Profiting from strategic alliances

Published On: January 1, 1970Categories: News

A great many companies in the specialty fabrics industry are small businesses. Two people, 10 people, 50 people—they can only do so much in a day.

Crosslink, a materials development company based in St. Louis, Mo., is one such small business, with fewer than 30 employees spread across three locations. “What we’re really good at,” says vice president of government relations and operations Don Landy, “is developing specific classes of materials for very specific product applications. As such, being a small company, we can’t afford to have all the needed expertise [to develop new products] in house, nor can we afford all the facilities and equipment we’d need.” So Crosslink has allied itself with two universities to bring new products to market.

One partnership is with Missouri State University in Springfield, whose Jordan Valley Innovation Center (JVIC) is home to several businesses and two university-staffed research centers: the Center for Applied Science and Engineering (CASE), and the Center for Biomedical and Life Sciences (CBLS). In 2008, Crosslink moved into the 4,200-square-foot third floor of the JVIC building; the company subcontracts portions of its contracts to both CASE and CBLS. “It’s a very integral part of our strategy, there’s no question,” Landy says. “It provides Crosslink a much broader bandwidth in terms of expertise, facilities, equipment, and other types of capabilities that we wouldn’t otherwise have if we were on our own.”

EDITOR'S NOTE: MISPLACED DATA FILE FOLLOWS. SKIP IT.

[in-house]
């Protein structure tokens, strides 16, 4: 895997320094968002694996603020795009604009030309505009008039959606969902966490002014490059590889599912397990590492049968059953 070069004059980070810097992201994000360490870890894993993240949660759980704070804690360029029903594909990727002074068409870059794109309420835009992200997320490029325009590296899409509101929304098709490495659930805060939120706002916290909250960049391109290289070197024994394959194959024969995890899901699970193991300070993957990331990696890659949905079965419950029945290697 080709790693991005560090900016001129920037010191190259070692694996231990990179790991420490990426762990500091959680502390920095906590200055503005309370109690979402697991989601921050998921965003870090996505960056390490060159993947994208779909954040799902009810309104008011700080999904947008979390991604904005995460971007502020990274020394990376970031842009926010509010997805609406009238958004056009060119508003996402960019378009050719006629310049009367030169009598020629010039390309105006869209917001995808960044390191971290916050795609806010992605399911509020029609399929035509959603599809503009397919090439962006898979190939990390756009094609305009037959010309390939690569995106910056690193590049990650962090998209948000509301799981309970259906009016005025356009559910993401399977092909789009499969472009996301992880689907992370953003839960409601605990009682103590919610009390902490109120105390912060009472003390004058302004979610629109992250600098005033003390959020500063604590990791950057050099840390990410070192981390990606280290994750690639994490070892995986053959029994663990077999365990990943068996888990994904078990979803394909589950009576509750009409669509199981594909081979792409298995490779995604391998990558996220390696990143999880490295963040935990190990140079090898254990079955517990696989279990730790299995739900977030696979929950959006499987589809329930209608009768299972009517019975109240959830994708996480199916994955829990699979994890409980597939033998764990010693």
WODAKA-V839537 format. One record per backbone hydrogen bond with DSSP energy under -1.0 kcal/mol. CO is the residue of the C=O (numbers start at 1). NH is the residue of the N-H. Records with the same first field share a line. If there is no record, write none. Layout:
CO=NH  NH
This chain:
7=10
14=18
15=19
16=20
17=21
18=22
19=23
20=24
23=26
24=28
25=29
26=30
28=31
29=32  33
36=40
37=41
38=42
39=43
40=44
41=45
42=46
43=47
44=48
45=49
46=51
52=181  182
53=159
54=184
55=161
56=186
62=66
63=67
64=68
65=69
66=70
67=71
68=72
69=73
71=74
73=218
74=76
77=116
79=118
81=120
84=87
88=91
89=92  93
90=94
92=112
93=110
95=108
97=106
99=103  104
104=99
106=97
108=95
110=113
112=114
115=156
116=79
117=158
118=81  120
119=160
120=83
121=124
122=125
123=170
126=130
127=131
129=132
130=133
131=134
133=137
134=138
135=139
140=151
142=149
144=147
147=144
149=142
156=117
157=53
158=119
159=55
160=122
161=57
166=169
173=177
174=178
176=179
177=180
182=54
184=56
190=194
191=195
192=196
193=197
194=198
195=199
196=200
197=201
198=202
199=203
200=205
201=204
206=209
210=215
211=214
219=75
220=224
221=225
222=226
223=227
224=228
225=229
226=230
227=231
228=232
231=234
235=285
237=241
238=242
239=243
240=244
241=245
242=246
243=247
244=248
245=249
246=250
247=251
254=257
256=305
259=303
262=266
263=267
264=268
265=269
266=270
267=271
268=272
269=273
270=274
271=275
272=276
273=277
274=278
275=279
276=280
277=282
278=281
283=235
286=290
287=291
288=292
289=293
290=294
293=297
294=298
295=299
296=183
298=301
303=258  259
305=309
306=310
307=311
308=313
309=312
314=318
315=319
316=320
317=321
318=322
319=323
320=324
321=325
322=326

The partnership has been fruitful. In a project for the U.S. Army, Crosslink has been developing a self-detoxifying coating for fabrics. Energized by an electronic circuit, the coating generates hydrogen peroxide via a catalytic event. The compound then attacks whatever chemical agents are present. “CBLS helped us with understanding the biological side of some of the agents that we had to deal with, as well as just testing and evaluating the different types of devices that we built,” Landy says. “And then CASE helped us design the electronic circuit that’s used in the system itself.”

For another military contract, Crosslink is currently developing a drug delivery system that can be delivered through bandages. It is intended to promote wound healing and reduce infection. Again, both of the JVIC research labs play a key role. “CBLS is checking the efficacy of the drugs that we’re releasing on cell cultures,” explains Landy. “Crosslink doesn’t have any folks with a biology or medical degree on staff, so we utilize the expertise of the folks at CBLS to bring that to the table. And then CASE is helping us with engineering the electronic circuits that we need in order to effect the release.” More recently, Crosslink forged a similar partnership with The University of Southern Mississippi in Hattiesburg, Miss. The company maintains a presence at the research center known as The Accelerator. Here, too, Crosslink is increasing its skill set exponentially without having to hire a single new employee.